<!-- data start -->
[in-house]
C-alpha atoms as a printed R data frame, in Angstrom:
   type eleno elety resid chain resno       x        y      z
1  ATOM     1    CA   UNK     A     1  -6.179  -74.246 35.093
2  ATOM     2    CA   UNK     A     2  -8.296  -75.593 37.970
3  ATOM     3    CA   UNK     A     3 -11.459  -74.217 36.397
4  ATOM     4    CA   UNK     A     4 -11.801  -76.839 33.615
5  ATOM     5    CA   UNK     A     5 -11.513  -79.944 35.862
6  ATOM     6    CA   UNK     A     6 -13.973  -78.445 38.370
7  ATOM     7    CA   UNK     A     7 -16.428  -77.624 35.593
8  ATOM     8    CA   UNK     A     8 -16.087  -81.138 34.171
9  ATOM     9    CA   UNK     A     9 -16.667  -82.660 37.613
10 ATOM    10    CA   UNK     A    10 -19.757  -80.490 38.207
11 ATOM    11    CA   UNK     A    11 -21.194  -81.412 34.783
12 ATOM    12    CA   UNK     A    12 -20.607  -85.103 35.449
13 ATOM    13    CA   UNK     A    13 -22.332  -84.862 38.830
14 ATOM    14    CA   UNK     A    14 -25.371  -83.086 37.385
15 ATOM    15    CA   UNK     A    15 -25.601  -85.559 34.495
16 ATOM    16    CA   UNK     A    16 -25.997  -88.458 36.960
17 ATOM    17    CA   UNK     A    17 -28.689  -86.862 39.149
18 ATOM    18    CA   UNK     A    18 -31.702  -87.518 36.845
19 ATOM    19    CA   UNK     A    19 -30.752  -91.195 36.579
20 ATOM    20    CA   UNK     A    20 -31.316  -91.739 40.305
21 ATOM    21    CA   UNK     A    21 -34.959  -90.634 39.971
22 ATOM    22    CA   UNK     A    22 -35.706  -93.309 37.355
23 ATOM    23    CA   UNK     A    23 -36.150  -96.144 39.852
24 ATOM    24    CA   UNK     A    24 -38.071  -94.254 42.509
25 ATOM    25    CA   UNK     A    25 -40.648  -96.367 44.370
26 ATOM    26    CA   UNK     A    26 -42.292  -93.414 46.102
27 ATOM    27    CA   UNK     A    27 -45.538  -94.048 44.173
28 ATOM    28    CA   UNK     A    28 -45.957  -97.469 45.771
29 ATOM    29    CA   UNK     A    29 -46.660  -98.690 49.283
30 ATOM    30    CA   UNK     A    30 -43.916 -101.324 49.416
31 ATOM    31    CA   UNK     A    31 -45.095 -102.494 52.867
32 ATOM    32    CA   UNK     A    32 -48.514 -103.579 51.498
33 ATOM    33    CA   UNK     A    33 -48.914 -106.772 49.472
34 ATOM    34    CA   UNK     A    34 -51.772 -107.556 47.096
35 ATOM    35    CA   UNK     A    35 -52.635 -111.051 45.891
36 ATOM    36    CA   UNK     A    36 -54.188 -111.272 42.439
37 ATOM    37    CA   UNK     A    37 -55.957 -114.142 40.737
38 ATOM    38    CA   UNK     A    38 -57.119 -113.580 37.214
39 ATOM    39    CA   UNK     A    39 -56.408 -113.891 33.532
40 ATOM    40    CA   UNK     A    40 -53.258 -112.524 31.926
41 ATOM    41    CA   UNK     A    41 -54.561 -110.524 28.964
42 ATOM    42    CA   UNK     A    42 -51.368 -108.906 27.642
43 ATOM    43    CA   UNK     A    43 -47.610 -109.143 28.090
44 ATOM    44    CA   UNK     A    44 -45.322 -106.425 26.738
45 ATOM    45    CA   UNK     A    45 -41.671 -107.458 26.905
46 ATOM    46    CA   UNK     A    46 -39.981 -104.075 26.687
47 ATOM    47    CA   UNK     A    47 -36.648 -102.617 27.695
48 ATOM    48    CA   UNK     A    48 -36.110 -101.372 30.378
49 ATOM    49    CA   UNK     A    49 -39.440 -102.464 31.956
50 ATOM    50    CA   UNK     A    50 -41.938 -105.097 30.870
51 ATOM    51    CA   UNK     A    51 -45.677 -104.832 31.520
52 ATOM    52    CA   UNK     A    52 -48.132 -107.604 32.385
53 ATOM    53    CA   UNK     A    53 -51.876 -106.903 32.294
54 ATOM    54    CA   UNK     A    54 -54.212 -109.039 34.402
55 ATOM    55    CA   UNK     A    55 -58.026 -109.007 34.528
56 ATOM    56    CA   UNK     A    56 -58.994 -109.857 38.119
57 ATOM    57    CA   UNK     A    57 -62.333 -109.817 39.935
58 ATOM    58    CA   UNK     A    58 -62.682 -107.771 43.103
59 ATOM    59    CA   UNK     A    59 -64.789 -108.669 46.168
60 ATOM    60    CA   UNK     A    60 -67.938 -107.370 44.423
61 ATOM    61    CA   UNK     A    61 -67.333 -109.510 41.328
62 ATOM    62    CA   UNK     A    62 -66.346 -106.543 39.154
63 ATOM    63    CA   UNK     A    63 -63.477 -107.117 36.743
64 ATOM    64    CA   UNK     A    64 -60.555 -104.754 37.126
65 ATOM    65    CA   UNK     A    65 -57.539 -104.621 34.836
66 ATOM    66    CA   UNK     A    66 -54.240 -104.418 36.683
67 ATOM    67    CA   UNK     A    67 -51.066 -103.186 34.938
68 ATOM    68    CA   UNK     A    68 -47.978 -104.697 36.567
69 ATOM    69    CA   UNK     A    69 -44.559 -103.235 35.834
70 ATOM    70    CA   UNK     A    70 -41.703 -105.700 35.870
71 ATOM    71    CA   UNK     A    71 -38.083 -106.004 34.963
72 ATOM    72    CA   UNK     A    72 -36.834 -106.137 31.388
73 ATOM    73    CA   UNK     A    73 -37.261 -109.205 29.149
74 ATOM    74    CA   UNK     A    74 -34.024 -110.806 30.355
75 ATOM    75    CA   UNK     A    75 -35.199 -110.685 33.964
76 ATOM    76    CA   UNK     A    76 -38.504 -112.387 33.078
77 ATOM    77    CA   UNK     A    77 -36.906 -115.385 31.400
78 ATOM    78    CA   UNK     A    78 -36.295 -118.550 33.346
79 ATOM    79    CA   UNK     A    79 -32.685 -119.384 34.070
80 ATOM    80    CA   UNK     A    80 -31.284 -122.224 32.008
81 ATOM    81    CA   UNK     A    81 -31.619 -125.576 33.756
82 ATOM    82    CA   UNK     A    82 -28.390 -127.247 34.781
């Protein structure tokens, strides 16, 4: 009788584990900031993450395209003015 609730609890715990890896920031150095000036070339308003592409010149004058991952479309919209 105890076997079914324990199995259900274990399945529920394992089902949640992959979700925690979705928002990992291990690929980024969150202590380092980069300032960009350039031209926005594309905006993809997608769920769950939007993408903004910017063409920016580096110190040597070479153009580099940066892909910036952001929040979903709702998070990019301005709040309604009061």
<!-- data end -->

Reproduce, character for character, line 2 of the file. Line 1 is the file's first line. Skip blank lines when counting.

C-alpha atoms as a printed R data frame, in Angstrom: